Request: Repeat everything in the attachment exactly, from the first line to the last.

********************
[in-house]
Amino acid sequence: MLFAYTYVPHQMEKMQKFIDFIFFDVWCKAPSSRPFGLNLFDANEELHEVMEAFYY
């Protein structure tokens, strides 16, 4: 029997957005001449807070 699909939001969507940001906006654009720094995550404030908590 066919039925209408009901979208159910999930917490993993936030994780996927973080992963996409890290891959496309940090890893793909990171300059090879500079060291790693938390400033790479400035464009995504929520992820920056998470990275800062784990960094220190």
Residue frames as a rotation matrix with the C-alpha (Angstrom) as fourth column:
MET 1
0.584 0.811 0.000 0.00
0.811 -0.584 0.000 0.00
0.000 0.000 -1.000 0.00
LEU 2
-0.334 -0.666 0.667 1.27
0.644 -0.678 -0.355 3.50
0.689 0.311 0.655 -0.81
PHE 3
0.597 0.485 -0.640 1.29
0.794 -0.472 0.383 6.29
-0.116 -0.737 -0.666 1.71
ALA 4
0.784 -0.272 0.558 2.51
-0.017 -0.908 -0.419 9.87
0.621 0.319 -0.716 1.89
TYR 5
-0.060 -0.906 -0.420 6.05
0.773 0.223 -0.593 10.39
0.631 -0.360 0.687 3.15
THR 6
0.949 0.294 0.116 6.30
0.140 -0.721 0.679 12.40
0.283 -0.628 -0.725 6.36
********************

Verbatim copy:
[in-house]
Amino acid sequence: MLFAYTYVPHQMEKMQKFIDFIFFDVWCKAPSSRPFGLNLFDANEELHEVMEAFYY
């Protein structure tokens, strides 16, 4: 029997957005001449807070 699909939001969507940001906006654009720094995550404030908590 066919039925209408009901979208159910999930917490993993936030994780996927973080992963996409890290891959496309940090890893793909990171300059090879500079060291790693938390400033790479400035464009995504929520992820920056998470990275800062784990960094220190």
Residue frames as a rotation matrix with the C-alpha (Angstrom) as fourth column:
MET 1
0.584 0.811 0.000 0.00
0.811 -0.584 0.000 0.00
0.000 0.000 -1.000 0.00
LEU 2
-0.334 -0.666 0.667 1.27
0.644 -0.678 -0.355 3.50
0.689 0.311 0.655 -0.81
PHE 3
0.597 0.485 -0.640 1.29
0.794 -0.472 0.383 6.29
-0.116 -0.737 -0.666 1.71
ALA 4
0.784 -0.272 0.558 2.51
-0.017 -0.908 -0.419 9.87
0.621 0.319 -0.716 1.89
TYR 5
-0.060 -0.906 -0.420 6.05
0.773 0.223 -0.593 10.39
0.631 -0.360 0.687 3.15
THR 6
0.949 0.294 0.116 6.30
0.140 -0.721 0.679 12.40
0.283 -0.628 -0.725 6.36